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The Price of Freedom

The most prosperous and innovative countries in the world have one thing in common and that is a very strong educational system. Our national security, economic power, opportunity for advancement, and personal liberty are directly correlated with our educational system.

Our American way of life is facing some great challenges and it is in jeopardy. We see it in the eyes of our parents, grandparents, and veterans along with the decreased buying power of an American dollar. With China, India, Eastern Europe competing against us in today’s global market, there should be some concerns. These competitors are producing graduates with excellent capabilities in mathematics, science, engineering, and business and offering them to the world’s economy at rock bottom prices.

So, what does this mean to us? It means that we need to immediately transform the way we educate our children. The very best way to impact our children’s future is to do it locally. That is, our best chance to positively impact our children’s future and the future of America is [to] do [it]right here in Knox County through our own school system.

It is reckless for a community “not to be in the school business.” It is [inconceivable] for a community not [to have] an existing and working relationship with its entire school board and superintendent. It is dangerous for a community not to be proactive in planning for growth or not to be proactive in meeting the educational needs of our children today in order to guarantee their success and freedom for tomorrow. The philosophy of “good is good enough” has no place in our community.

The ongoing situation with building and funding the Hardin Valley High School and the current controversial issue of “school zoning” could have been easily avoided by being proactive in community planning and meeting the educational needs of the community’s students. The westward growth of Knox County did not creep upon us! It has been moving this direction since I remember from the 1980s. The poor leadership that has brought this among us is found in all of our past and some of our current local town of Farragut elected leaders and our Knox County 5th district commissioners. County Mayor Mike Ragsdale and town of Farragut Mayor Eddy Ford are also accountable.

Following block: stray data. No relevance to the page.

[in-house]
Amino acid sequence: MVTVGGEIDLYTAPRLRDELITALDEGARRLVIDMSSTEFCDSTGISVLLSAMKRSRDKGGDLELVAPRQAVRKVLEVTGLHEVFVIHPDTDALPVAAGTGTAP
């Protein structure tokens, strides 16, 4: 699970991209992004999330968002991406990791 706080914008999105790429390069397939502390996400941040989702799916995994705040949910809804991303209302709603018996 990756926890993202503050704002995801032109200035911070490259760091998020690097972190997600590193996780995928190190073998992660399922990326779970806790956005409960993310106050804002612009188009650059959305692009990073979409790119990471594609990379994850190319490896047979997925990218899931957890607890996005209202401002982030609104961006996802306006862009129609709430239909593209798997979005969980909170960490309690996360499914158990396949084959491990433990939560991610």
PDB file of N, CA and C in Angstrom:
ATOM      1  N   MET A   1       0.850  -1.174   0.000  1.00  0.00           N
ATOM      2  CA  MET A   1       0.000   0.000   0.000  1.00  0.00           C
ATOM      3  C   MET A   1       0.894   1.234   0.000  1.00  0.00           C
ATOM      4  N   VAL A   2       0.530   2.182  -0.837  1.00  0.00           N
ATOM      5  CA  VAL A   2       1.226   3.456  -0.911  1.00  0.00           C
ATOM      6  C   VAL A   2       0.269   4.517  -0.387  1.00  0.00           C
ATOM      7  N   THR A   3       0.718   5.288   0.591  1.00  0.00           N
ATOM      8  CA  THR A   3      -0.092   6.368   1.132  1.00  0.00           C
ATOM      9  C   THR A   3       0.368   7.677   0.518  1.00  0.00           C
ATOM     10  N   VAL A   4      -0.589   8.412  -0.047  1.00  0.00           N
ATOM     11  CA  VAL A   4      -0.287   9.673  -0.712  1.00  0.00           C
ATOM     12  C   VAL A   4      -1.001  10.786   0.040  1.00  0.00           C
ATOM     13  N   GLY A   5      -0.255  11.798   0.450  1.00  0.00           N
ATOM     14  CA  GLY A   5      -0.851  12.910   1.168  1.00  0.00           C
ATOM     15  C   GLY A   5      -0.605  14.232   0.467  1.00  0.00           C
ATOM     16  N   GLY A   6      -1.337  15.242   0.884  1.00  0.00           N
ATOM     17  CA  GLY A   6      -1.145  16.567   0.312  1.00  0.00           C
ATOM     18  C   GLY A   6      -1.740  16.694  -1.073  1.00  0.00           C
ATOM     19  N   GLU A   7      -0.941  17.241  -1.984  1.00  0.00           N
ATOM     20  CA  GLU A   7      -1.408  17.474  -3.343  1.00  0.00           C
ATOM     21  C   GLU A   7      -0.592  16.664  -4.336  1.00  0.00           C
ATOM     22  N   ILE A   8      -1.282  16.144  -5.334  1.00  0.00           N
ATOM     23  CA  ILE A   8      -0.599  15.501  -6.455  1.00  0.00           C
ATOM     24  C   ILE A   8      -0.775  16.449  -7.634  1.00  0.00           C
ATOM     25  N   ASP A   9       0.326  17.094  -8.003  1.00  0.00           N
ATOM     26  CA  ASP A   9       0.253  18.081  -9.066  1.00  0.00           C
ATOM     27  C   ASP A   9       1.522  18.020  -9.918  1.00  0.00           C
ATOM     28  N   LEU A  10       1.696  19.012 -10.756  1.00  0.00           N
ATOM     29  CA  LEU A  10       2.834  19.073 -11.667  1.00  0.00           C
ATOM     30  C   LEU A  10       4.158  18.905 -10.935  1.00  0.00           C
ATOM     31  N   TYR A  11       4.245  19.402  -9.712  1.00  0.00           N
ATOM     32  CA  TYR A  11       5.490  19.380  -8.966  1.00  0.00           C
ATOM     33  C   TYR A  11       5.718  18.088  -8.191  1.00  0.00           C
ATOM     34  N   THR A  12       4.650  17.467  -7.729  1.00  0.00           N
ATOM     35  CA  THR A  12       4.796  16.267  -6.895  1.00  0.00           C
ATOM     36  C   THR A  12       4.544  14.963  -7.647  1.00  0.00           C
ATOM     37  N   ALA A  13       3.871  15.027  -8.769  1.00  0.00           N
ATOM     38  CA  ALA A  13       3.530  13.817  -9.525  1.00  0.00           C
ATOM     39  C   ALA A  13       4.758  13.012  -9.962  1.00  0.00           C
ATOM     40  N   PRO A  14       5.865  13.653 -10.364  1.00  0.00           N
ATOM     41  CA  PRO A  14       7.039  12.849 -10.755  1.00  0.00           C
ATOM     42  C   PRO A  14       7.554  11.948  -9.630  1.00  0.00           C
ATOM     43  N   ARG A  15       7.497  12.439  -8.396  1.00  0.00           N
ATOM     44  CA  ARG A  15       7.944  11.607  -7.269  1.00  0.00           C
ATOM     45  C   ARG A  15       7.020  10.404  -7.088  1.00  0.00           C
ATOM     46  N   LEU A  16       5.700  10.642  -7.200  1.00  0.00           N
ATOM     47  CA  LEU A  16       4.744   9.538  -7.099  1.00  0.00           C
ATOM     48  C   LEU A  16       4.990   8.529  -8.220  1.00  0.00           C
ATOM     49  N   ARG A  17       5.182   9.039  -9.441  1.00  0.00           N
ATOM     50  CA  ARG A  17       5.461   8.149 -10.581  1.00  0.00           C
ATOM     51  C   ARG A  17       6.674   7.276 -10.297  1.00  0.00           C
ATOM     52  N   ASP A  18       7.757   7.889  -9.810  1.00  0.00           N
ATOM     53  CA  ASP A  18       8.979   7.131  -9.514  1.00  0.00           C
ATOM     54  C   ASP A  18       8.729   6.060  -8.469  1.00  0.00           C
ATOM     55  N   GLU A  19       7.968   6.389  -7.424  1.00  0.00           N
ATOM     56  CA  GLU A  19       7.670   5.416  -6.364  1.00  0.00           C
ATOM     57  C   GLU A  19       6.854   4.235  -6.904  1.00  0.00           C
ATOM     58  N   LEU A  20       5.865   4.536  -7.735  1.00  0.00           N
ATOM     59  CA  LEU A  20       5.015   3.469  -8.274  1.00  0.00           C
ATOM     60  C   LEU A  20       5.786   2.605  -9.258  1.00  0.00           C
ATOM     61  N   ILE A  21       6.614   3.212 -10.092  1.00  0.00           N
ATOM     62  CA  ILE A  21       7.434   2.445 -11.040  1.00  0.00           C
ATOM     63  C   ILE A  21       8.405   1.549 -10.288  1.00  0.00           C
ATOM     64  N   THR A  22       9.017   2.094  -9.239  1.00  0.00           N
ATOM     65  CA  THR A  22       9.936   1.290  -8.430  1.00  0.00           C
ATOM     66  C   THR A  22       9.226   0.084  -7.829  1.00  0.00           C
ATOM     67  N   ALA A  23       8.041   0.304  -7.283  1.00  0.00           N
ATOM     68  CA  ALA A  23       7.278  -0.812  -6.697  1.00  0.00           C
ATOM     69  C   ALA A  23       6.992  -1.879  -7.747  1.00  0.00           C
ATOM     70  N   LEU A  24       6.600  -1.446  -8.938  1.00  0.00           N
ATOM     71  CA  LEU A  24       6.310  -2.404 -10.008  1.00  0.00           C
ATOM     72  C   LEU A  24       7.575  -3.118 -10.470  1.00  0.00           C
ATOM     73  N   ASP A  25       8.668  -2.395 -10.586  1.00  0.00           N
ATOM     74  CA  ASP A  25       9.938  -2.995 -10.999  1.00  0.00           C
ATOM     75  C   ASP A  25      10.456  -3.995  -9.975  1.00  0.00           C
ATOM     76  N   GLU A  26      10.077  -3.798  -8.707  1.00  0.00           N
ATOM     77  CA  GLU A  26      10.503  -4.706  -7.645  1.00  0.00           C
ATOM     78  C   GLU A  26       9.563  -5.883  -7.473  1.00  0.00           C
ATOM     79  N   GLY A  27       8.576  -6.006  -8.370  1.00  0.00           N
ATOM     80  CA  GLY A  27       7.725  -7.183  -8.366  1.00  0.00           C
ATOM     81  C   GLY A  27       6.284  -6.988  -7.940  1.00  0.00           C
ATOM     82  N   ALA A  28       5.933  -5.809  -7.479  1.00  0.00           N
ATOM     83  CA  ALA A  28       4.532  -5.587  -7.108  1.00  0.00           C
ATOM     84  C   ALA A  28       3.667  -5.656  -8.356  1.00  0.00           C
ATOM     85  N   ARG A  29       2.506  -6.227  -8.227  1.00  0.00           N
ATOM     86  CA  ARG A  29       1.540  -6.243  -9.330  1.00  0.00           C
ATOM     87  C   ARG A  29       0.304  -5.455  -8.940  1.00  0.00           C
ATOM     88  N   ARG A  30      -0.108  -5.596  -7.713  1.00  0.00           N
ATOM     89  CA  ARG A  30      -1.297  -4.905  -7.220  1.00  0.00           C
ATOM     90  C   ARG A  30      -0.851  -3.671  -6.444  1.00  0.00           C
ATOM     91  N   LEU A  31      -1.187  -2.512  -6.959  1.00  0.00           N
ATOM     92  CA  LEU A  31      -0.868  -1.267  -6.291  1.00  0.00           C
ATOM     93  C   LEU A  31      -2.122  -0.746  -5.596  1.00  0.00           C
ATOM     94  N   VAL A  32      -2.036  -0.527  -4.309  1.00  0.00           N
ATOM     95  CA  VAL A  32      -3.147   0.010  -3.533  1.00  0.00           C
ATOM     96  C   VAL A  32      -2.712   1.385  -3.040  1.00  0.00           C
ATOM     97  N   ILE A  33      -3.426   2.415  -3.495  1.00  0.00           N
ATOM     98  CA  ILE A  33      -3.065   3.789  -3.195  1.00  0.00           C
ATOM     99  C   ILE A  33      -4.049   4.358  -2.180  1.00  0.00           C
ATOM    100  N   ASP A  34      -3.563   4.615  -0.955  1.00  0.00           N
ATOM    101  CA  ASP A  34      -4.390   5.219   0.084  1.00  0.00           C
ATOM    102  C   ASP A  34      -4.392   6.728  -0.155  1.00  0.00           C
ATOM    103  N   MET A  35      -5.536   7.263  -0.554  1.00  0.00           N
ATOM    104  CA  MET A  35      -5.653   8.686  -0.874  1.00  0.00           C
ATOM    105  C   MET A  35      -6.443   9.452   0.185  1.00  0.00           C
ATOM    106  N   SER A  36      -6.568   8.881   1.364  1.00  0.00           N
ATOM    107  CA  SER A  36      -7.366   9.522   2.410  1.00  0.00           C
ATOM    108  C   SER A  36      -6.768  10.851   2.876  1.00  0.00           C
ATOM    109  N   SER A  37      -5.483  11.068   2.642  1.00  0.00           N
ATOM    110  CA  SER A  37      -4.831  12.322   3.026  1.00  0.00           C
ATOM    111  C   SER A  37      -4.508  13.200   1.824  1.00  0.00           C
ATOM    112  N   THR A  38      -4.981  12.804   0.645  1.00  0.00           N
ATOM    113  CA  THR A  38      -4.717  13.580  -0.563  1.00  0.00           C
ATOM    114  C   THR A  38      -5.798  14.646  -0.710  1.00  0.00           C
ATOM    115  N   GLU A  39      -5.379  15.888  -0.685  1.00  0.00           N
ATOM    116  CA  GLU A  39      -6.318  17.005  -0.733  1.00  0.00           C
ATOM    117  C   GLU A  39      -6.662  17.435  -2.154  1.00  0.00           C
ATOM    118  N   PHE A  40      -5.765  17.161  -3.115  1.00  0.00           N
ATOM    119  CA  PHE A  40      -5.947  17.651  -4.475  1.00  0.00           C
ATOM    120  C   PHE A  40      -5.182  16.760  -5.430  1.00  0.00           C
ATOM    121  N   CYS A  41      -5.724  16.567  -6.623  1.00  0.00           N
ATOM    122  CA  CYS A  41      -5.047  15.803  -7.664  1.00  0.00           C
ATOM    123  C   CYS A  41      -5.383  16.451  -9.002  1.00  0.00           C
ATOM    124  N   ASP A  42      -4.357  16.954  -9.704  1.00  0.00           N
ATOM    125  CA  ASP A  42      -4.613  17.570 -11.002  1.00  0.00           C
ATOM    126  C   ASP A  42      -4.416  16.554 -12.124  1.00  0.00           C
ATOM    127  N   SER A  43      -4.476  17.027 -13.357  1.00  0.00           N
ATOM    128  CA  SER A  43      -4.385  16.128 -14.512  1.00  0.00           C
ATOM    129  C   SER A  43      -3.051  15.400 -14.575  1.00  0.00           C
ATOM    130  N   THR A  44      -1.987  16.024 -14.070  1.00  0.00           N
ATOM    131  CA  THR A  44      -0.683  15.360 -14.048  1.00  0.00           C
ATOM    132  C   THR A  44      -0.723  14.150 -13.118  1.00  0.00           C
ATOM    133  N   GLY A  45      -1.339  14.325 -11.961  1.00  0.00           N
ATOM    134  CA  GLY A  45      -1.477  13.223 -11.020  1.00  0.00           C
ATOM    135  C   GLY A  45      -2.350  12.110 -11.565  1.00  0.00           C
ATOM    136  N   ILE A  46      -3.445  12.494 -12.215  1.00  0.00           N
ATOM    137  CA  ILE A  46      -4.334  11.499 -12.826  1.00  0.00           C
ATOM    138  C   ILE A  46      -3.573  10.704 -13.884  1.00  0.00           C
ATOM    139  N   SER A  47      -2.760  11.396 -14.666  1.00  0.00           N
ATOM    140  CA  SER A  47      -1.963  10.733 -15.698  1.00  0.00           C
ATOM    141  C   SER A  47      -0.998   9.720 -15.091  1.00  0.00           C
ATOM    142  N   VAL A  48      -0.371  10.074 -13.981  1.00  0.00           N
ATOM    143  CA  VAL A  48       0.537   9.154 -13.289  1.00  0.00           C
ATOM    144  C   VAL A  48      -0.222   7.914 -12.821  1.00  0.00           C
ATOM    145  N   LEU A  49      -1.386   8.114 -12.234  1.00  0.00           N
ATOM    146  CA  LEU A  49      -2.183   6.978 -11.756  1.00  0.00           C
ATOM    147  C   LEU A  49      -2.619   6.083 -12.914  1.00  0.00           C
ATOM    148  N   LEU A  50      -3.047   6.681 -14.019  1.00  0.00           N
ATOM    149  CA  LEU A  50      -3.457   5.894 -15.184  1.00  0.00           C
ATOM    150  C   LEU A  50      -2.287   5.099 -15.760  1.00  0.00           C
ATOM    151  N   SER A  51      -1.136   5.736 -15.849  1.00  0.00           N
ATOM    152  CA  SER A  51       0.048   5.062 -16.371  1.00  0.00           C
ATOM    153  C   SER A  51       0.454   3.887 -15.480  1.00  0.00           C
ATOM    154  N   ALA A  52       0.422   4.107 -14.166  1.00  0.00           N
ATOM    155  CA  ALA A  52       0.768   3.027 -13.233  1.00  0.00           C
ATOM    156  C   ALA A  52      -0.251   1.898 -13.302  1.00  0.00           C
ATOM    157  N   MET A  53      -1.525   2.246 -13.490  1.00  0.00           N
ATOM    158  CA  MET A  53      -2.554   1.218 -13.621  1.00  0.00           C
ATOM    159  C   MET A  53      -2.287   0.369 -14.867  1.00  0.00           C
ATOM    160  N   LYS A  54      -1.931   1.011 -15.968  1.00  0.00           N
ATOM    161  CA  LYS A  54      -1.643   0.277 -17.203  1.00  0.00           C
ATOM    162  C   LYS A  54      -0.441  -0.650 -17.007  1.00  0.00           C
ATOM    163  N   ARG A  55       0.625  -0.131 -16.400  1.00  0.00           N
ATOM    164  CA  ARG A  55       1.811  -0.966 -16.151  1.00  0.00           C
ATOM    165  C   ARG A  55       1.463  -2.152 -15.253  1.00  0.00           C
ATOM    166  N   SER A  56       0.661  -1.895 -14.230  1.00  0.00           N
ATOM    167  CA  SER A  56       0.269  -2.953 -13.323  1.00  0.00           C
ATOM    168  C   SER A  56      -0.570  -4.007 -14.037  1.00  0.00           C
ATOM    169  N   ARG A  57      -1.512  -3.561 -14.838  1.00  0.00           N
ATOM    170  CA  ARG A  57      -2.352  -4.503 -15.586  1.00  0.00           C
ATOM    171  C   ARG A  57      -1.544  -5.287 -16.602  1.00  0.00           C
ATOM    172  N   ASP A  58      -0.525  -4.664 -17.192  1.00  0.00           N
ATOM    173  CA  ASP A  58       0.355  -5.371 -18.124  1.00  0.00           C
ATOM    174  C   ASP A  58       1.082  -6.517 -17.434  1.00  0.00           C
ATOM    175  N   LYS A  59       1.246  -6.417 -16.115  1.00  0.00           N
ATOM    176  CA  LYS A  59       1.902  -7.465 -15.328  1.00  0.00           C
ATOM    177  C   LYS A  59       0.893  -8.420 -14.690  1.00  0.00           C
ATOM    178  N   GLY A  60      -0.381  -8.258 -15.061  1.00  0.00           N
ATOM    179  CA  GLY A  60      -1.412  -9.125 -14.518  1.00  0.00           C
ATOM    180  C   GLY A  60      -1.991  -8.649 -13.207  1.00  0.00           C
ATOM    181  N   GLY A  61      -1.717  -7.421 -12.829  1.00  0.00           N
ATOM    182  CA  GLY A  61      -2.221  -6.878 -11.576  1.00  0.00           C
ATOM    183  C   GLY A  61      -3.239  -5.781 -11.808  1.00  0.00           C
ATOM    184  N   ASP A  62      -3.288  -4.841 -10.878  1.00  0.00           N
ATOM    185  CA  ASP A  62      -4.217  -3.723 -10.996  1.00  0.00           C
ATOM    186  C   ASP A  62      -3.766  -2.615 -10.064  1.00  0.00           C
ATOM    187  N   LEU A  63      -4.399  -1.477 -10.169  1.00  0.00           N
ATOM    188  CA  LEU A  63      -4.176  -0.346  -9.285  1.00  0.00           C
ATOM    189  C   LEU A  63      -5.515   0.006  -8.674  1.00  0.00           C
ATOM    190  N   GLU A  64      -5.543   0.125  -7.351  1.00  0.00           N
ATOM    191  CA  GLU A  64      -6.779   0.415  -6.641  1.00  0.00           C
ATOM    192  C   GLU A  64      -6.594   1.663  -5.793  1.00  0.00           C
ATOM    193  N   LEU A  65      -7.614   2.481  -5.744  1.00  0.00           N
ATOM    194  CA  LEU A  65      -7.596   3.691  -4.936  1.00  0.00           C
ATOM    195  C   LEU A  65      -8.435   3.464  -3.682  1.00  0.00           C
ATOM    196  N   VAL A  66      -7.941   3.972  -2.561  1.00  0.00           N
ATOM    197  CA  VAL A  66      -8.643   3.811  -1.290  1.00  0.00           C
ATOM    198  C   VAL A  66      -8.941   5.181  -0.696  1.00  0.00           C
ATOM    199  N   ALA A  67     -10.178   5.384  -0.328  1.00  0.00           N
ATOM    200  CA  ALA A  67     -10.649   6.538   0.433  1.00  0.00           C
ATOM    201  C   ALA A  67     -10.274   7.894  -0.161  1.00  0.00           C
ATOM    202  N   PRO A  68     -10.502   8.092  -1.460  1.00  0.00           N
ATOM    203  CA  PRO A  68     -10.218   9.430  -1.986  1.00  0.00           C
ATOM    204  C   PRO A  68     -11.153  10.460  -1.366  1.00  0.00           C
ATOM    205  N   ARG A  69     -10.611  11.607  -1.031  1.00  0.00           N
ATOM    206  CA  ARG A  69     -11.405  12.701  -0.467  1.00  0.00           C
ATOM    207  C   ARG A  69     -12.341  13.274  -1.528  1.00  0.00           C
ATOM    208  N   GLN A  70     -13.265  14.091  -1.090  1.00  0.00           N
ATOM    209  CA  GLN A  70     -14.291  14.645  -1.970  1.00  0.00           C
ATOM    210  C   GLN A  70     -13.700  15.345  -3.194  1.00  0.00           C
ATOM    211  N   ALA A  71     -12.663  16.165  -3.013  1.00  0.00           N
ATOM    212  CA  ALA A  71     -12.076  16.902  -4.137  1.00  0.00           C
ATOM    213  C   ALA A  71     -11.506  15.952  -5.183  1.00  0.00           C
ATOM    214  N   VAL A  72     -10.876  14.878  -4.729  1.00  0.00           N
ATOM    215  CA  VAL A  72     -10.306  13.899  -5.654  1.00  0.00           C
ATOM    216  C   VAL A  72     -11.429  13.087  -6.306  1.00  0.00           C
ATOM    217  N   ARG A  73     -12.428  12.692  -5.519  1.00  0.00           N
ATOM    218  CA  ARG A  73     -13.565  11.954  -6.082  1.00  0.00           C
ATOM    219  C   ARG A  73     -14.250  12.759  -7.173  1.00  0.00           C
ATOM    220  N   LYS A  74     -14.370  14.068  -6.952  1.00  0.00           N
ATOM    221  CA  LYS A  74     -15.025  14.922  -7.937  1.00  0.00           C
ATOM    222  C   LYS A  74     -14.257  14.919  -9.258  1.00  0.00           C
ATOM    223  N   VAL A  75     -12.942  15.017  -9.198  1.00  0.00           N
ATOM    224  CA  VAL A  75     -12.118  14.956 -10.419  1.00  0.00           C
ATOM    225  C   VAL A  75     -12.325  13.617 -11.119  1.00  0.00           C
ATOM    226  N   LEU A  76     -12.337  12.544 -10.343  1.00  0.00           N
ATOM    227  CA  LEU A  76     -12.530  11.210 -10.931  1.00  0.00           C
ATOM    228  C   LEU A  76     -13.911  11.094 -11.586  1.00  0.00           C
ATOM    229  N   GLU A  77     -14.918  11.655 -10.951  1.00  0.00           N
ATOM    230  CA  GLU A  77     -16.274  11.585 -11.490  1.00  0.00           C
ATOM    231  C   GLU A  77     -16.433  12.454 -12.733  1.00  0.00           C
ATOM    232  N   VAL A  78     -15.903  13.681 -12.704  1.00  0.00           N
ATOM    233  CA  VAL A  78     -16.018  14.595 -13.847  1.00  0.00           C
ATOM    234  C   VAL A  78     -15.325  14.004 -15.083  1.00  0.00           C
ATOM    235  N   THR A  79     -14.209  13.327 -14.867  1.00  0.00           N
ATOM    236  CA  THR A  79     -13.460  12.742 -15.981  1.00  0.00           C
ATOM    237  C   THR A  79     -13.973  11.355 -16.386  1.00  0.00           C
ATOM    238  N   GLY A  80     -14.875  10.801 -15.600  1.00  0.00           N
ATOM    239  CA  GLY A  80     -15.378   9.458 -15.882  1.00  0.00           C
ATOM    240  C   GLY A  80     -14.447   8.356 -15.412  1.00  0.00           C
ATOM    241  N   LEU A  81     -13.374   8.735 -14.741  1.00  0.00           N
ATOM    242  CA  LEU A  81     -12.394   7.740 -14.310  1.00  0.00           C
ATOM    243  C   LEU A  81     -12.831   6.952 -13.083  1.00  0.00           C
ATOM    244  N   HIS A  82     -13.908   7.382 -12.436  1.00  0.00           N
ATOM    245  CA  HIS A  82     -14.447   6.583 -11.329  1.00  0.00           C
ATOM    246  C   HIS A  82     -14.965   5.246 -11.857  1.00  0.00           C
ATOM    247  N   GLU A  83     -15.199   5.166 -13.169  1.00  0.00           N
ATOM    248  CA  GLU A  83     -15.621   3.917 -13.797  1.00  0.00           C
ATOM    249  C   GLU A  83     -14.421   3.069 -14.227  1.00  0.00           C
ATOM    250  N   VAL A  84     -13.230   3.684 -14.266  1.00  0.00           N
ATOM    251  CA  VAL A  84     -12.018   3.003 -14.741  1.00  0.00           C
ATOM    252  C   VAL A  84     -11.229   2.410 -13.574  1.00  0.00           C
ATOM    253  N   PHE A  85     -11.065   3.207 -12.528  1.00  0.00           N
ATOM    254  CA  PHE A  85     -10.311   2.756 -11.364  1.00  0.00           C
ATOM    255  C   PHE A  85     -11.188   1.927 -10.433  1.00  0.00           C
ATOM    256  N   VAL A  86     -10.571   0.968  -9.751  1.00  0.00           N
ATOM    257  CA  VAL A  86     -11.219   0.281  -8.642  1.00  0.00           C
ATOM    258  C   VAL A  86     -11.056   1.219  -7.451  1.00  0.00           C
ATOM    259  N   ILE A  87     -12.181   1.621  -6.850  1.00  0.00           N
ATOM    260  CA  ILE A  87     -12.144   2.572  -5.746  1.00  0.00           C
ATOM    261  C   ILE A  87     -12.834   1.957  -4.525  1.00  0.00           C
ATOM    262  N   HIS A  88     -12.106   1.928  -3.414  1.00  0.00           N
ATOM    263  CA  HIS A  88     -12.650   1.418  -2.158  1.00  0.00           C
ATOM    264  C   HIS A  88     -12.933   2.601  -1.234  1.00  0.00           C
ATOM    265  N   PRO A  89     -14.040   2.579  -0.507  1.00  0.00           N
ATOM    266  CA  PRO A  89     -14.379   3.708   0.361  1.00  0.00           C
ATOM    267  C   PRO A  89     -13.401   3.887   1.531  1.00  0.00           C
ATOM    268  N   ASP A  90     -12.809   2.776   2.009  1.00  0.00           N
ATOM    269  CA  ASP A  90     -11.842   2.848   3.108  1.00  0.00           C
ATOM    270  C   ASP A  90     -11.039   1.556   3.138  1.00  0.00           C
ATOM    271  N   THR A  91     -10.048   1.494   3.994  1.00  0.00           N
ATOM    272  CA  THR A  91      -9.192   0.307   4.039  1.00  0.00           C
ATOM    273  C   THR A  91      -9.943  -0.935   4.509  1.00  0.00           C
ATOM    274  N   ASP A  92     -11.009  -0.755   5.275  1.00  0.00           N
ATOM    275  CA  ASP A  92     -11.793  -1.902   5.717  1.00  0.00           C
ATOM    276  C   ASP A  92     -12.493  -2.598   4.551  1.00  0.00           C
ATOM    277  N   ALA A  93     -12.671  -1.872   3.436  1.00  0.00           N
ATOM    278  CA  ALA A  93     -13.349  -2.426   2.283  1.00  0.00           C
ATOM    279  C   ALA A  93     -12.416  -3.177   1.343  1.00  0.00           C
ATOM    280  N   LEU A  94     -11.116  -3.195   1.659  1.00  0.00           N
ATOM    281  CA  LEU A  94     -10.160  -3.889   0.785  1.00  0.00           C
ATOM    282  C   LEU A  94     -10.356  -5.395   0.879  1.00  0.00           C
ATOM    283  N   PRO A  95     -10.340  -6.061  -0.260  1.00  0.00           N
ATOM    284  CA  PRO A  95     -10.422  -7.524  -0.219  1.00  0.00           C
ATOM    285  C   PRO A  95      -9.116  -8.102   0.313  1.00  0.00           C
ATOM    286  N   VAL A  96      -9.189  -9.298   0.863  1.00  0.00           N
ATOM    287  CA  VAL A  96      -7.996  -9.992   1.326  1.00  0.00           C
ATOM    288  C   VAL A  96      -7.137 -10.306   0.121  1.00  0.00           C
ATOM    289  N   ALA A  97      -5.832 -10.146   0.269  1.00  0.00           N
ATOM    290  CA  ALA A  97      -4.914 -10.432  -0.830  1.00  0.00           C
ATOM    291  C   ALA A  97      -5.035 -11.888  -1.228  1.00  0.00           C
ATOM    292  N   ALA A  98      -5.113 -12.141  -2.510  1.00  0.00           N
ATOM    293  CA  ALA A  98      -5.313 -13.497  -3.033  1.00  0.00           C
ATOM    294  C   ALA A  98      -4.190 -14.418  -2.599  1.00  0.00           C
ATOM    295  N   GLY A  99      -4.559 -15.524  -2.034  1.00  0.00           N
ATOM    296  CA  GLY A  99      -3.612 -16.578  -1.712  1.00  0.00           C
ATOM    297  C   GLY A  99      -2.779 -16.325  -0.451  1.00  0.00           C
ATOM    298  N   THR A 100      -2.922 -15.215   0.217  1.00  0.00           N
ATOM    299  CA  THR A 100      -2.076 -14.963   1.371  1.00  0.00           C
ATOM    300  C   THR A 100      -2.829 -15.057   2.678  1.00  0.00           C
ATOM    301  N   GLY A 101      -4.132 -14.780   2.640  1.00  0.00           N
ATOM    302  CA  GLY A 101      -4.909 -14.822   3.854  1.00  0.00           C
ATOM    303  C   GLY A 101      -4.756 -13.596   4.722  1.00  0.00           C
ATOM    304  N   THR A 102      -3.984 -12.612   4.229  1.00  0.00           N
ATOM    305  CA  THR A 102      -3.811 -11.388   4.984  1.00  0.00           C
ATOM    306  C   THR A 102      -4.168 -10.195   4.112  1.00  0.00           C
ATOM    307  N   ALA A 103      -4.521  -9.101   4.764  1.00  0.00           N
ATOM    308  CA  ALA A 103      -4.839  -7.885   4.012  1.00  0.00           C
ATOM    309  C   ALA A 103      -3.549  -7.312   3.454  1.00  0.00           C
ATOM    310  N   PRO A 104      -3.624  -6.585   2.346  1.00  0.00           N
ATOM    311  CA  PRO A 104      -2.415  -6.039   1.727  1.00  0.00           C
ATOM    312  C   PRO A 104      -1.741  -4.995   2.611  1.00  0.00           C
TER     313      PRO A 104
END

Much of the local community rallied with me two years ago to place a referendum on Mayors Ford and Ragsdale by sending the message that “yes, we are in the school business” in order to prevent this unfortunate “perfect storm” of educational, zoning, and planning issues that we currently face. By doing nothing to plan for schools and allowing uncontrolled growth, the town of Farragut is going to be split by zoning. Whether it is a little today or a lot tomorrow, it is going to happen. Likewise, there is plenty more growth and development coming our way in the southwest corner of Knox County, south down Pellissippi Parkway, and of course, the Hardin Valley area.

Nobody likes rezoning and there is a lot of FUD (fear, uncertainty, and doubt) associated with it. The primary truth is that it will be an inconvenience to some who do not deal well with change. It is unfortunate that the town of Farragut is going to be rezoned now or in the near future since it could have been easily prevented, but that should not be a surprise since the town “is not in the school business” nor has the required working relationships with the entire school board and superintendent.

Property values of those rezoned will not go down. Other communities such as Germantown, Collierville, Brentwood, Franklin, etc. have not had their property values decrease with rezoning and it will not happen here in Farragut. If my wife and I had children in high school, we would immediately sign them up to attend the NEW high school for the new buildings, new opportunities, and not being in an overcrowded school.

I also appreciate and support all the hard work and fresh ideas that our school board member and global business executive, Thomas Deakins, brings to the table. Likewise, I want to recognize Farragut’s Dot Lamarche for all her efforts for Farragut schools and being the only official from the town of Farragut to join us at the critical Aug. 28 county commission meeting about the Hardin Valley High School.

Farragut High School will remain a top school and Hardin Valley High School will be excellent as well. Once the zoning issue is determined, our immediate focus should be on transformation of both of these fine schools to compete in the global environment and allocating additional property in the southwest part of the county for future schools. It is a large commitment, but then again what is the price of ensuring an American future for our



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